Monitoring and Event Management
Monitoring and event management is another service management practice you have to recall the purpose of, and there's a term that is defined in this article.
The purpose of the monitoring and event management practice is to systematically observe a service or a service component, and record and report selected changes of state identified as events. Events is the word that's going to be defined here. This practice identifies and prioritizes infrastructure, services, business processes, information security events, and then establishes the appropriate response to those events, including responding to the conditions that could lead to potential faults or incidents. That means event management is really important for you and your organization.
Now on to the term that you need to memorize: event. An event is any change of state that has significance for the management of a configuration item or a CI or an IT service. For example, an event might be when you log in successfully, or when you fail to log in successfully. It might be that the bandwidth is exceeded for a certain threshold. It might be that the free space on a server gets below a certain threshold. These are all things that could be considered events. You'll want to make sure that you take some action based on these events.
Depending on what the event is, that's going to tell you what you need to do. The event might be something that's informational, or it might be a warning, or it might be an alert, depending on the severity. If it's something informational, like you had a successful login, that's fine, you don't have to take any action, you might just have to log it so that you have documentation. But if we have something like a login failure that happened three times, that might become a warning and you want to figure out why that account tried to log in three times unsuccessfully. If you have something like the free space on a server getting below 10 gigabytes, that might be an alert because it might cause one of your servers to crash if it ran out of disk space.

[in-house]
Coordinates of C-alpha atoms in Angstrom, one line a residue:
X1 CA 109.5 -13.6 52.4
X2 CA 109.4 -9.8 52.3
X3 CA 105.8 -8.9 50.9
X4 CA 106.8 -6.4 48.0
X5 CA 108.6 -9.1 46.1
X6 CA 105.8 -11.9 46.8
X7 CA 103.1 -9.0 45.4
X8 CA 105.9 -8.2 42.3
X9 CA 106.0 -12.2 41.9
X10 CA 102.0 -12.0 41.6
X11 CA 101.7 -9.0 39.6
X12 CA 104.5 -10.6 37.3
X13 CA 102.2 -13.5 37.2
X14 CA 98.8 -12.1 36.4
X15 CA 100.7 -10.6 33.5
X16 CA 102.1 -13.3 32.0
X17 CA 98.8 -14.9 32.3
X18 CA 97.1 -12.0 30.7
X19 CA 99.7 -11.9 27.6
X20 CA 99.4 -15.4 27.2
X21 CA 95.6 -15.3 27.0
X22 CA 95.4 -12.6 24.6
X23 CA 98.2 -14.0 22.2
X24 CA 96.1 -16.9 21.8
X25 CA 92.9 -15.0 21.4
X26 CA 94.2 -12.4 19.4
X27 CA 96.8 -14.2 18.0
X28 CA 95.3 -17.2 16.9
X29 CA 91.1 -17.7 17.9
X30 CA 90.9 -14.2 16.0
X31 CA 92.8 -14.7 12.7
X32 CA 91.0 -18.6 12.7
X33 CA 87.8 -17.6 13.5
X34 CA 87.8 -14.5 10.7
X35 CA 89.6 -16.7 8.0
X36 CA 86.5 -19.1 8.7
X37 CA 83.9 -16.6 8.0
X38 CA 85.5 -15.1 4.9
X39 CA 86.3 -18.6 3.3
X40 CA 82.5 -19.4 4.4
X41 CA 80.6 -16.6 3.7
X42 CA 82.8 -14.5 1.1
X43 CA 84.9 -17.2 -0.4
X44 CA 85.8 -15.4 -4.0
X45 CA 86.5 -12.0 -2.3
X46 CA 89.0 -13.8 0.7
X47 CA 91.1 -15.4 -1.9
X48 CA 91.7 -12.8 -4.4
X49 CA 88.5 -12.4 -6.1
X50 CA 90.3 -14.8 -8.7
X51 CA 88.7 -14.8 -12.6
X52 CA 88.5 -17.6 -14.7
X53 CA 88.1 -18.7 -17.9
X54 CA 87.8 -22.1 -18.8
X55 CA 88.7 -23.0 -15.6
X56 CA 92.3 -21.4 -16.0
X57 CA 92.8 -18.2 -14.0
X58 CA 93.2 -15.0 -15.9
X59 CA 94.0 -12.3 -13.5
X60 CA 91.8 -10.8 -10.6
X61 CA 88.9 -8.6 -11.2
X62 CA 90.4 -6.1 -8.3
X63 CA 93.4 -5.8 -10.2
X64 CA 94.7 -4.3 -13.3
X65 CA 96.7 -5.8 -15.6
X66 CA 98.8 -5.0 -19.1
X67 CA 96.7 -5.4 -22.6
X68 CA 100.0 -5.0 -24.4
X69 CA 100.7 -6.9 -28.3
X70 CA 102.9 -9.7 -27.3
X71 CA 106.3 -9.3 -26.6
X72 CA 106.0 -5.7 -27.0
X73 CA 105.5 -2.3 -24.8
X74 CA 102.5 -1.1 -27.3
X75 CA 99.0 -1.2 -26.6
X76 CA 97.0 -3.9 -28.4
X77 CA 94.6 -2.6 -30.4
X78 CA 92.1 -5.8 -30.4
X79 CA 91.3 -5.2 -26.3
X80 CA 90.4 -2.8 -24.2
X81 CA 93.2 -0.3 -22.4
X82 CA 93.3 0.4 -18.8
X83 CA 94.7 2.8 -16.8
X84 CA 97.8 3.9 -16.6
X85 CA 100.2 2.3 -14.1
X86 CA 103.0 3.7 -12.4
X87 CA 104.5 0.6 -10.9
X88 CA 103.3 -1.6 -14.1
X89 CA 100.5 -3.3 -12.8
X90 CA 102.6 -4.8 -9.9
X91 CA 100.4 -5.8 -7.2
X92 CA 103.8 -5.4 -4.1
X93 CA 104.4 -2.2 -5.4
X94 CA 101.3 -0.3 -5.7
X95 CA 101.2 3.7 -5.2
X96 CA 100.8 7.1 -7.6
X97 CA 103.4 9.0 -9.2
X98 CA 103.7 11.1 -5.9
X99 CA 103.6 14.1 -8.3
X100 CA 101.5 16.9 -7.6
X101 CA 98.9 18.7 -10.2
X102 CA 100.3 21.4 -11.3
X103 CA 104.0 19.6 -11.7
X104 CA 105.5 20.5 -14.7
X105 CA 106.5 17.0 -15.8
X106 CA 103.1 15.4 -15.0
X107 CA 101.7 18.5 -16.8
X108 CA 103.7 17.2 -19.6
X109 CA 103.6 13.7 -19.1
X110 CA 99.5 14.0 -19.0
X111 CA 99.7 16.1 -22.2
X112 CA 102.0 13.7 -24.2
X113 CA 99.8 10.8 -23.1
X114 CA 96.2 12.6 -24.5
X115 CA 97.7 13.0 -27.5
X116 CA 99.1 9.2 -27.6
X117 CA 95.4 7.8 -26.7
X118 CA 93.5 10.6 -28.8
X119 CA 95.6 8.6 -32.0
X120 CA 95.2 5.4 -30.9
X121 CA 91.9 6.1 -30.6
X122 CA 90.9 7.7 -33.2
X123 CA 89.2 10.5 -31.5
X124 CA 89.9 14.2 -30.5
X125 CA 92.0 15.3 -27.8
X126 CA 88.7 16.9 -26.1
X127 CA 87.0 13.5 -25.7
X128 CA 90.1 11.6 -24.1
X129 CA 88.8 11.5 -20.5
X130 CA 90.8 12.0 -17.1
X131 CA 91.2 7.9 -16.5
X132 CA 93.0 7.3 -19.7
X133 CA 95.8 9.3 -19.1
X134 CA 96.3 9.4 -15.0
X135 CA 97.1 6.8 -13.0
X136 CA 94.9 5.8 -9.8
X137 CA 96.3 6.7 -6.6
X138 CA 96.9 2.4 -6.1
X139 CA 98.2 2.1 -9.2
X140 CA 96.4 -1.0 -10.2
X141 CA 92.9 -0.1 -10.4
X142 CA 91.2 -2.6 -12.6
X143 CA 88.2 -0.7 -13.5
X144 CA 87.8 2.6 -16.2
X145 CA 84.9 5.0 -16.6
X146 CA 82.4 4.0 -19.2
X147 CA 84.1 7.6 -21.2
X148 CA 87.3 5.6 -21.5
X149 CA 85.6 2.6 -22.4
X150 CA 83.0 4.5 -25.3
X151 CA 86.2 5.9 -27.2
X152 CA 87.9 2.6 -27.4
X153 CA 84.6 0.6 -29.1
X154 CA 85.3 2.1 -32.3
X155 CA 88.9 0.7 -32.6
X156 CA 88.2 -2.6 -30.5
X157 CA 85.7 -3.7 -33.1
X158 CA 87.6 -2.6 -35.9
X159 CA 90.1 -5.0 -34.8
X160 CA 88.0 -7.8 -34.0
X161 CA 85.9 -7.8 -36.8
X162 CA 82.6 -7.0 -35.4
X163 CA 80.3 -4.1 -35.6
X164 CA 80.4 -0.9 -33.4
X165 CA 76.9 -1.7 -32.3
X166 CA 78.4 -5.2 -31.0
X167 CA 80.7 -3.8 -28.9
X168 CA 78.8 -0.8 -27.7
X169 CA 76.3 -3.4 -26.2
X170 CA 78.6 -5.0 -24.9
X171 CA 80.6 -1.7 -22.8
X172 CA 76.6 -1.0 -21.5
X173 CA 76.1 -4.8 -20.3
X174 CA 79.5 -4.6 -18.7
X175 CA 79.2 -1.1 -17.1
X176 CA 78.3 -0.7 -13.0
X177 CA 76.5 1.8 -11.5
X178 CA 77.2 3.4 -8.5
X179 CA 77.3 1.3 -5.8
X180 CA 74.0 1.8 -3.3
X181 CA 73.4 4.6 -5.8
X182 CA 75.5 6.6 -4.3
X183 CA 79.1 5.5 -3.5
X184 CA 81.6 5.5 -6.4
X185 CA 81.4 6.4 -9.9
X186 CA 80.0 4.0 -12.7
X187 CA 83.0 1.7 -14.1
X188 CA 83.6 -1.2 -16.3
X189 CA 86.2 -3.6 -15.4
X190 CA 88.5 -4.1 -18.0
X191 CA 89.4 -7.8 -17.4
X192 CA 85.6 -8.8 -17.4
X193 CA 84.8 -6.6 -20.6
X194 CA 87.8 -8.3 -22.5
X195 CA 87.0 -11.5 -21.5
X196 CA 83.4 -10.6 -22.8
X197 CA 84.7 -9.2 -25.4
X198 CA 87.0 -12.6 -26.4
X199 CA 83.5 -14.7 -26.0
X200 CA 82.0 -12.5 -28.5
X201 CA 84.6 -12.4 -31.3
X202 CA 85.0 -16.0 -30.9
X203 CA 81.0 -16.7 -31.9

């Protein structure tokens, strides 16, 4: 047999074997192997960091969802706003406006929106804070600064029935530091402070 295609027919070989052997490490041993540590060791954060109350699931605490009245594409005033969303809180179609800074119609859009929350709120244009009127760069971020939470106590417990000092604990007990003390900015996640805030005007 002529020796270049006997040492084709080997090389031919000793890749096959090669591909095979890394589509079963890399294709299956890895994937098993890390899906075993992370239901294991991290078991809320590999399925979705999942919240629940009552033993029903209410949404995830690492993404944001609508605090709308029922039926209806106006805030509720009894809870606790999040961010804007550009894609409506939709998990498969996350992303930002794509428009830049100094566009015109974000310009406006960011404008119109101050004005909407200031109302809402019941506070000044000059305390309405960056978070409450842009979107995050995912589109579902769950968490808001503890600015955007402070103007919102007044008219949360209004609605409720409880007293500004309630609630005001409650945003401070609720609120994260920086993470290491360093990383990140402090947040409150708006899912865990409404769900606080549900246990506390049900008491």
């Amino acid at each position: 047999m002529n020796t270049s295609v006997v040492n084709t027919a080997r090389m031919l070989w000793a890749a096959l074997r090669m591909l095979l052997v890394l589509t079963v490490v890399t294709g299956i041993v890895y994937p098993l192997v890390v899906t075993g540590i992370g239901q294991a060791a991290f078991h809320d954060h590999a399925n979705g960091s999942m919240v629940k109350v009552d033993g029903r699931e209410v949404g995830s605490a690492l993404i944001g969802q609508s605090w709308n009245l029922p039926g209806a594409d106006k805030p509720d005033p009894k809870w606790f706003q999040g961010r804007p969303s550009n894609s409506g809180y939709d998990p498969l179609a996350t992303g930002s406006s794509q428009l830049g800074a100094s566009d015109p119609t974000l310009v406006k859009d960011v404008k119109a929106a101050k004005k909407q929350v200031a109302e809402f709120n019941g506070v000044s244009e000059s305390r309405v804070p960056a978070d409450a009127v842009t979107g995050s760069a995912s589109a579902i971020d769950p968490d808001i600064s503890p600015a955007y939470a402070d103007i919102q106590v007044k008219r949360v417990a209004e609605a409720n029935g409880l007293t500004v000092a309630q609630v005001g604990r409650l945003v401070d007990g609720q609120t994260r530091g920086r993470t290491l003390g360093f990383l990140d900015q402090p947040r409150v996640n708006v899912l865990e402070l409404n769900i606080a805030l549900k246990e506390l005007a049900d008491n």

So that's the idea here with the event and monitoring - you want to make sure you understand what events there are and monitor them to decide what actions need to be taken. Some of those actions need to go out and get into the problem management perspective, or the incident management perspective. But again, here inside of the event monitoring, you're really focused on the event itself, which is any change in state that has significance for the management of a configuration item, a CI, or an IT service.